Certain treaty maps in Canada, show a large area in southeastern Alberta as being a part of 1894 Treaty 4. It extended from just west of Pakowki Lake and south of Medicine Hat, to the Saskatchewan border. Though i have not found the 1894 Treaty 4 map of Saskatchewan, i assume the 1894 Treaty 4 area in Saskatchewan extended as far east as Eastend or Shaunavon. The northern part of this Reserve may have been located where Highway 515 is in southeastern Alberta and Highways 274 and 614 in southwestern Saskatchewan. The southern border was the Blackfeet Reservation in Montana. The Cypress Hills Reserve may have extended from west to east 100 to 120 miles and from north to south about 50 to 55 miles. It may have covered over 5,000 sq. mi. Canada did not honor the December 8, 1882 treaty agreement and commenced to force the large Chippewa population living on the Cypress Hills Reserve, to relocate to southeastern Saskatchewan and north central Saskatchewan. In response, the Saulteaux Chippewa's prepared for war. The 1885 Northwest Rebellion followed in 1885. Jackfish Lake became a vital location during the short conflict in 1885.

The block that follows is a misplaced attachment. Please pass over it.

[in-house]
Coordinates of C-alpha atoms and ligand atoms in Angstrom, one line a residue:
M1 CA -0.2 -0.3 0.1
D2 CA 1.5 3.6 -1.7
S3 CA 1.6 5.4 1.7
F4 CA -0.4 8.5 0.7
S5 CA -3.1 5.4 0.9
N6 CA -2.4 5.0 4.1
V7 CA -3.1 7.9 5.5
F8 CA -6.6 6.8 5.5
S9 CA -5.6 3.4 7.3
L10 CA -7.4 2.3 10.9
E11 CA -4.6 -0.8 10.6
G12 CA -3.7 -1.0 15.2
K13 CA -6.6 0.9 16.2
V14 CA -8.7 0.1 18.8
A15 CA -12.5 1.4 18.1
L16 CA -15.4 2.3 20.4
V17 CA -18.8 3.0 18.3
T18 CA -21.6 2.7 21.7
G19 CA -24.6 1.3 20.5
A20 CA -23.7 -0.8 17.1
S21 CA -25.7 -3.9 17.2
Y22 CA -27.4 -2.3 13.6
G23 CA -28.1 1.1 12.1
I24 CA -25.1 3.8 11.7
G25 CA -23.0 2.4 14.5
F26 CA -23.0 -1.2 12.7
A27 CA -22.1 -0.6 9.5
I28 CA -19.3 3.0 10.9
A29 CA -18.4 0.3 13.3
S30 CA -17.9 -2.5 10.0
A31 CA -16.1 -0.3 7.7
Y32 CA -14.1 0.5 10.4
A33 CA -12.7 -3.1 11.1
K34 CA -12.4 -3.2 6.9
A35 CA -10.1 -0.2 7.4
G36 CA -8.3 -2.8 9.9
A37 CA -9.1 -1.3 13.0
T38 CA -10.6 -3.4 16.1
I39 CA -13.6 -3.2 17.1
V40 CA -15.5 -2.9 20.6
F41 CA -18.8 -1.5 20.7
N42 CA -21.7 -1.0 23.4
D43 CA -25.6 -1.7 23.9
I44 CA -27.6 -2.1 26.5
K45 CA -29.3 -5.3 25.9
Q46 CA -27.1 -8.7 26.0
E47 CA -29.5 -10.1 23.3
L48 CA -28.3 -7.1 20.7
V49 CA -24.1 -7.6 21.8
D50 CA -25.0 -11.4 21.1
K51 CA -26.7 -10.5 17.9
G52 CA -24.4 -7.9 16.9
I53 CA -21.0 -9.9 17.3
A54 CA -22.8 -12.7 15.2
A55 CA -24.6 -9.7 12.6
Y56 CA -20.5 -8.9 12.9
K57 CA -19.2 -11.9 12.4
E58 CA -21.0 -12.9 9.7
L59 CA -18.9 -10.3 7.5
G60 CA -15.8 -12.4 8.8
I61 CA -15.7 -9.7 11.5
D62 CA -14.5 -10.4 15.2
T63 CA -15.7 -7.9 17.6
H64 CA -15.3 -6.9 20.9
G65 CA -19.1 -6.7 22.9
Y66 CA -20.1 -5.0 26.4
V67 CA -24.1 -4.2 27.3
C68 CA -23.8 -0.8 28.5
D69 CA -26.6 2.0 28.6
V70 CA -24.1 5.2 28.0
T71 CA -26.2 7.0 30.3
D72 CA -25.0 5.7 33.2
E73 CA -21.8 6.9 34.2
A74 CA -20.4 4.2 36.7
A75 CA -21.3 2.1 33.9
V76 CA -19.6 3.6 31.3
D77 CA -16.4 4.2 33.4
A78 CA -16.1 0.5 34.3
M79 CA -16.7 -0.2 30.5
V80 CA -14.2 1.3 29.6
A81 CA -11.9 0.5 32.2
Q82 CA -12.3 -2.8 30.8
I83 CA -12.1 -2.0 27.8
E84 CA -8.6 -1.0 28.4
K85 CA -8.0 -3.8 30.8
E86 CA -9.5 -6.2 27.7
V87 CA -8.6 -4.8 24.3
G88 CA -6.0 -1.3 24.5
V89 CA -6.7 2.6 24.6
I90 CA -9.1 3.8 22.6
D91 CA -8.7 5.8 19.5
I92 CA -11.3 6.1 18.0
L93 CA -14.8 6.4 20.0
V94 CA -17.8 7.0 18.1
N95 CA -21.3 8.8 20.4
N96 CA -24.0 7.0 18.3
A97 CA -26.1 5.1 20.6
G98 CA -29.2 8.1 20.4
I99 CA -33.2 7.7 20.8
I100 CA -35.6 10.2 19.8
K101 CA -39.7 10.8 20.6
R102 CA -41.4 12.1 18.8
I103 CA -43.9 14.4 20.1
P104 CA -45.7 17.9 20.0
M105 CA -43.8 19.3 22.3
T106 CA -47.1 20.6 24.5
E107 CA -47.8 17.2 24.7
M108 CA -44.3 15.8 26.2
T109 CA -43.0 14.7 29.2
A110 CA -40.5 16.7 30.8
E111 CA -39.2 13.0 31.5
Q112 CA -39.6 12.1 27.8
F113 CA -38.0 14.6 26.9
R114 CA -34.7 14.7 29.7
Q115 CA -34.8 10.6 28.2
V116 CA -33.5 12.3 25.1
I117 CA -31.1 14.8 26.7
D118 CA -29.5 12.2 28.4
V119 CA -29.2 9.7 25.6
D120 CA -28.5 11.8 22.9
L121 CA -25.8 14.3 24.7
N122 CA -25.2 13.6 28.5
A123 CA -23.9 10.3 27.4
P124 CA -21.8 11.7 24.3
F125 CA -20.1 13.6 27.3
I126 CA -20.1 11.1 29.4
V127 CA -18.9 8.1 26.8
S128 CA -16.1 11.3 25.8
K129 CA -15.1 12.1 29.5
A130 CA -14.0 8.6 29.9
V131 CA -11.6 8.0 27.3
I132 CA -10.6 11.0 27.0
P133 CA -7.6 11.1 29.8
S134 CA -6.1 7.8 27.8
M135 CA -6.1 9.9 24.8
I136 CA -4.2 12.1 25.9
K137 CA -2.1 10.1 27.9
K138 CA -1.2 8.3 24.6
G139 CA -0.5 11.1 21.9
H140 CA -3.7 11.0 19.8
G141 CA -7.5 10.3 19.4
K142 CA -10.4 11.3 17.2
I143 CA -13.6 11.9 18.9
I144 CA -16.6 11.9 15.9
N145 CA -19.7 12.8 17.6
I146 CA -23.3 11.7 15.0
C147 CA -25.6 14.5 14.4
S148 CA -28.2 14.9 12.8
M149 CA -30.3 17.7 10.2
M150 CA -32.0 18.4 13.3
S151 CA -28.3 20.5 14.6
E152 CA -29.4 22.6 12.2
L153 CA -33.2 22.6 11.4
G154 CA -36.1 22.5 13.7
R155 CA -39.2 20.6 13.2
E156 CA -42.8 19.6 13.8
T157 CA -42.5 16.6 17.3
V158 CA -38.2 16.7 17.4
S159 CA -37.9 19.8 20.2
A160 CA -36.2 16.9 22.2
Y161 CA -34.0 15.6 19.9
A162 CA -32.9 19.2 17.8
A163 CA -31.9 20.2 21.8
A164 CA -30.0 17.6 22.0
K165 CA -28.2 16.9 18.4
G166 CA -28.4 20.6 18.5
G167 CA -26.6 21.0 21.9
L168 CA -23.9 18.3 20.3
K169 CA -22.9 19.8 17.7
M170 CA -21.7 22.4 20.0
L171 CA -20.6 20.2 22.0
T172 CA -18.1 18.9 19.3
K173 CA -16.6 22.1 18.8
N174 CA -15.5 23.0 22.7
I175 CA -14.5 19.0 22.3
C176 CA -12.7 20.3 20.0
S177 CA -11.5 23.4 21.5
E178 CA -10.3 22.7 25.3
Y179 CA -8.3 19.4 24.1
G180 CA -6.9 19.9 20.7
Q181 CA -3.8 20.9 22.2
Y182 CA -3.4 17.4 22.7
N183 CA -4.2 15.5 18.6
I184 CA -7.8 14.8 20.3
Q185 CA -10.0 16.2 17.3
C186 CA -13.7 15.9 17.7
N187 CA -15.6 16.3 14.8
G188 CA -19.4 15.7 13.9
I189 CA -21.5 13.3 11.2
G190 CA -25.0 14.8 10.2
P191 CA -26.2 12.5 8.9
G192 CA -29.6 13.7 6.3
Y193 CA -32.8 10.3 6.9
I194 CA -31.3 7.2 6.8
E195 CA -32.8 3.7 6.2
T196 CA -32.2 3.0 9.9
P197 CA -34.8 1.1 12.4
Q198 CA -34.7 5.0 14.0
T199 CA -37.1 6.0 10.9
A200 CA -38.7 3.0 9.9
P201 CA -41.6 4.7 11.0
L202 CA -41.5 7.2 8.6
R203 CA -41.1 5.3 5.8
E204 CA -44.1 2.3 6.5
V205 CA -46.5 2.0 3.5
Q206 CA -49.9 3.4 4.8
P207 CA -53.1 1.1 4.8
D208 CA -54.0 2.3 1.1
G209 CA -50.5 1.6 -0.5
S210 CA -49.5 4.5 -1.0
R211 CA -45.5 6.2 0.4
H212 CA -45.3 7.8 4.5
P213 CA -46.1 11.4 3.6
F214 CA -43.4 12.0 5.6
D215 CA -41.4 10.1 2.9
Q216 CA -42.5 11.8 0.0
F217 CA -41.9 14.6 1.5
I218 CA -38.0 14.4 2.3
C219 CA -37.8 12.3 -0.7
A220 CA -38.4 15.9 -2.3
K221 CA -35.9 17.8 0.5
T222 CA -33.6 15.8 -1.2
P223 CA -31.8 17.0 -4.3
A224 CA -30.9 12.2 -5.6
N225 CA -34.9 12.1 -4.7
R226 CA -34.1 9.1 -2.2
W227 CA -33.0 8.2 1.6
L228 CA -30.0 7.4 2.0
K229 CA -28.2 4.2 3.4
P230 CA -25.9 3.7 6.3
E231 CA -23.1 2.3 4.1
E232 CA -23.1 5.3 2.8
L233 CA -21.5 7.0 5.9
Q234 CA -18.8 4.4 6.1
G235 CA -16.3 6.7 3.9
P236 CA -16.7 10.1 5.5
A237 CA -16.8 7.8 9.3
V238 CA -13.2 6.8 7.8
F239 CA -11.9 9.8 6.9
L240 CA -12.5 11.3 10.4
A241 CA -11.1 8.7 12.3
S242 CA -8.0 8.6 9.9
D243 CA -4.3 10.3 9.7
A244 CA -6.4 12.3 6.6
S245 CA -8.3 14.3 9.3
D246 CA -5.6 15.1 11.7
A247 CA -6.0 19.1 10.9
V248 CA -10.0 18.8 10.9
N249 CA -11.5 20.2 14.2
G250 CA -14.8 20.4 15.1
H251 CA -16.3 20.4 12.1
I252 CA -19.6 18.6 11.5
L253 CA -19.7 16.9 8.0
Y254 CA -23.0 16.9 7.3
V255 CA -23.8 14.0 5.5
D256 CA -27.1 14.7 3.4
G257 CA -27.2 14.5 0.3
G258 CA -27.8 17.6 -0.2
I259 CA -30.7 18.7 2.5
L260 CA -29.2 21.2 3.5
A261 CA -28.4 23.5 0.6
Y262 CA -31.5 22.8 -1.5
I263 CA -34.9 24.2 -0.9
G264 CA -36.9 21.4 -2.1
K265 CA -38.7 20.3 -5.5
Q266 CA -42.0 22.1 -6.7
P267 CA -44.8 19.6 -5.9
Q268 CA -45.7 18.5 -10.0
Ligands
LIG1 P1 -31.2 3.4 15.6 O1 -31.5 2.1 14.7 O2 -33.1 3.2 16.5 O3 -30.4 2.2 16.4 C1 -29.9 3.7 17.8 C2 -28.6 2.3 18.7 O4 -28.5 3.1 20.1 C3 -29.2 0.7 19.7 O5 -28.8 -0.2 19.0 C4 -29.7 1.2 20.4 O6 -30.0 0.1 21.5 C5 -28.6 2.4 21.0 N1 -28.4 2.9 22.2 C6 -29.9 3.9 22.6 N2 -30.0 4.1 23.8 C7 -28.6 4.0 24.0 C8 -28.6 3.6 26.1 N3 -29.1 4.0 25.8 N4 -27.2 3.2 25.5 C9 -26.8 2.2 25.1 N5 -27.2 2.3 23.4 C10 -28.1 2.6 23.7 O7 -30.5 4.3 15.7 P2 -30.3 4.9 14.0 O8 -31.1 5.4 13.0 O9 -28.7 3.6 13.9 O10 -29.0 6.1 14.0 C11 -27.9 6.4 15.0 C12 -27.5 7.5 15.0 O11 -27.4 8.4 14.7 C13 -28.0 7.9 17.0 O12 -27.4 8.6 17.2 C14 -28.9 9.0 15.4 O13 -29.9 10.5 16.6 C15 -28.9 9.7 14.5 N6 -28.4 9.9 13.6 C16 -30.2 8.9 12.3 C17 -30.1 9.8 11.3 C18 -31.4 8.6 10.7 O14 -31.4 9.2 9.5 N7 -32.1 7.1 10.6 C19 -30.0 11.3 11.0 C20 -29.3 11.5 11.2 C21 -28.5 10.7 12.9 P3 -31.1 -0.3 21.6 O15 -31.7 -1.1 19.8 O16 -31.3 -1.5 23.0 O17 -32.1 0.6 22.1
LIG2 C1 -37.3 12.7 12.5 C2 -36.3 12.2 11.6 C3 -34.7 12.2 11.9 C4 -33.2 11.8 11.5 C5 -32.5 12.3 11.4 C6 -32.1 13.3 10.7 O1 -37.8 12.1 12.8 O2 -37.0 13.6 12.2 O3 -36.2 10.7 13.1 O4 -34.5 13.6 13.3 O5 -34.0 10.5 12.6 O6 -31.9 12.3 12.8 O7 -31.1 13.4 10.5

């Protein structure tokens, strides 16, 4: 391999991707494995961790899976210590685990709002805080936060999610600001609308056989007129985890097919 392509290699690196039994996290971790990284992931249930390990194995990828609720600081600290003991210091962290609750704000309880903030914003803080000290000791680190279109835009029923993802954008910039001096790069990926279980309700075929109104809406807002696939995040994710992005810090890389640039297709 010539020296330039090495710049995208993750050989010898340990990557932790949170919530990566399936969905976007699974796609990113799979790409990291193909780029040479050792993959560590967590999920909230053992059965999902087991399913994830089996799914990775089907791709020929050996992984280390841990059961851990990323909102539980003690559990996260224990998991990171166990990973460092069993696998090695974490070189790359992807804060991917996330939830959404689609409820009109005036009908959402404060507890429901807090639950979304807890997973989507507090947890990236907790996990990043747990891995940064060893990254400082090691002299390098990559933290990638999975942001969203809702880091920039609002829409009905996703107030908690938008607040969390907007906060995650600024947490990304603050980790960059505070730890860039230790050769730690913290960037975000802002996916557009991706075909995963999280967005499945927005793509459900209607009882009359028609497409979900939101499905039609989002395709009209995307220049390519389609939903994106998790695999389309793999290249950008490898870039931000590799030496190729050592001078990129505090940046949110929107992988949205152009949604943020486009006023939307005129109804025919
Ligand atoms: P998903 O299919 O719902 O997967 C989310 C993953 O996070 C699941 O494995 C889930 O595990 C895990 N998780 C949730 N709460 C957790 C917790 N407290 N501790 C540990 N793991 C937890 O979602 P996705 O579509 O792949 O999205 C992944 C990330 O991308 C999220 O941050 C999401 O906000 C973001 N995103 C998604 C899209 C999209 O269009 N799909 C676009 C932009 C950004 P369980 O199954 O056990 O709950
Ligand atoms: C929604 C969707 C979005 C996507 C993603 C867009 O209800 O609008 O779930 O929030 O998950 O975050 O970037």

Three principle routes were used by the whites during the 1885 Northwest Rebellion. The main one was located at what is now Swift Current, Saskatchewan which was probably around 30 to 35 miles northeast of the Cypress Hills Reserve. It was used to force the Chippewa's living at the Cypress Hills Reserve, to relocate to the Crooked Lakes Reserve and Qu'Appelle Reserve, and also north to where the Saulteaux Chippewa Reserves are located near Battleford, Saskatchewan. From Calgary, the Chippewa's living at the Cypress Hills Reserve, were forced to relocate to the Samson Reserve which includes Ermineskin, Louis Bull, and Montana Reserves, and the Reserves near Edmonton and east of Edmonton. From Qu'Appelle, the Chippewa's were also forced to relocate to the Reserves to the north including near Prince Albert. The battles of the 1885 Northwest Rebellion, extended from Frog Lake, Alberta to Batoche, Saskatchewan.